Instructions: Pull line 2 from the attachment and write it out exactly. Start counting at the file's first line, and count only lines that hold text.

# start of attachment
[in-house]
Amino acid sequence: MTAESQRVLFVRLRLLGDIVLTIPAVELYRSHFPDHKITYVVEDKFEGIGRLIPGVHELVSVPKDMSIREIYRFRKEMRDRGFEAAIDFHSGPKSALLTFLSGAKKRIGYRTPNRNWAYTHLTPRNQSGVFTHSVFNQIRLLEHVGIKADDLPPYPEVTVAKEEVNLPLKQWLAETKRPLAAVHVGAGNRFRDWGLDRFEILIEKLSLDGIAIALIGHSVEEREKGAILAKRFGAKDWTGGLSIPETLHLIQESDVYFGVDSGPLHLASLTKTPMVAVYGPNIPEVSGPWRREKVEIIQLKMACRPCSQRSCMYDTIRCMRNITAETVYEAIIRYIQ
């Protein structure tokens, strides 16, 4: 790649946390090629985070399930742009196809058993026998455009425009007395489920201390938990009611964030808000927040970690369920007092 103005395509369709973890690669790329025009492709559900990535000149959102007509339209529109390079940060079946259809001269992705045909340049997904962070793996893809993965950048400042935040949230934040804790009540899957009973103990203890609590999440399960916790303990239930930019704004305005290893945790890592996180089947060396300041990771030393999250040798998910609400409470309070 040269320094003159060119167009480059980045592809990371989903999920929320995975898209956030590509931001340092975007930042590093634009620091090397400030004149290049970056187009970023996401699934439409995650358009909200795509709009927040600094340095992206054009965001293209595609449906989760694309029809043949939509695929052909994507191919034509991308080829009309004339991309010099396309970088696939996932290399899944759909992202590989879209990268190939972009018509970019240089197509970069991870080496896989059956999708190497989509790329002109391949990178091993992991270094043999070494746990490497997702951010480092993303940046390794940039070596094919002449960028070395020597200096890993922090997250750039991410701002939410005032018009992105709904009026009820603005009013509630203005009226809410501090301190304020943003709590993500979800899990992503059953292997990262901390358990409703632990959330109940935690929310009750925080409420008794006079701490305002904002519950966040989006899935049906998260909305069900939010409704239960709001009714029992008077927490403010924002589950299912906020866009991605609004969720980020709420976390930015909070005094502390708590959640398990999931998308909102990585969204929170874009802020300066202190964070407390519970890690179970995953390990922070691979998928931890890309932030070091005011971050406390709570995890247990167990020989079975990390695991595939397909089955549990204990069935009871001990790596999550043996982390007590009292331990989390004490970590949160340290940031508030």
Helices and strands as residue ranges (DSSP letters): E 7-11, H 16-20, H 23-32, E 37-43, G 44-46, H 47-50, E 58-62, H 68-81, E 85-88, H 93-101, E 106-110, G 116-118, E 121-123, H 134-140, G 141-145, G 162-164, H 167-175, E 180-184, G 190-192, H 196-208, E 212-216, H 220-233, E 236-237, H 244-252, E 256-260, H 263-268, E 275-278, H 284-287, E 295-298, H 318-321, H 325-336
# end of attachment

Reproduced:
Amino acid sequence: MTAESQRVLFVRLRLLGDIVLTIPAVELYRSHFPDHKITYVVEDKFEGIGRLIPGVHELVSVPKDMSIREIYRFRKEMRDRGFEAAIDFHSGPKSALLTFLSGAKKRIGYRTPNRNWAYTHLTPRNQSGVFTHSVFNQIRLLEHVGIKADDLPPYPEVTVAKEEVNLPLKQWLAETKRPLAAVHVGAGNRFRDWGLDRFEILIEKLSLDGIAIALIGHSVEEREKGAILAKRFGAKDWTGGLSIPETLHLIQESDVYFGVDSGPLHLASLTKTPMVAVYGPNIPEVSGPWRREKVEIIQLKMACRPCSQRSCMYDTIRCMRNITAETVYEAIIRYIQ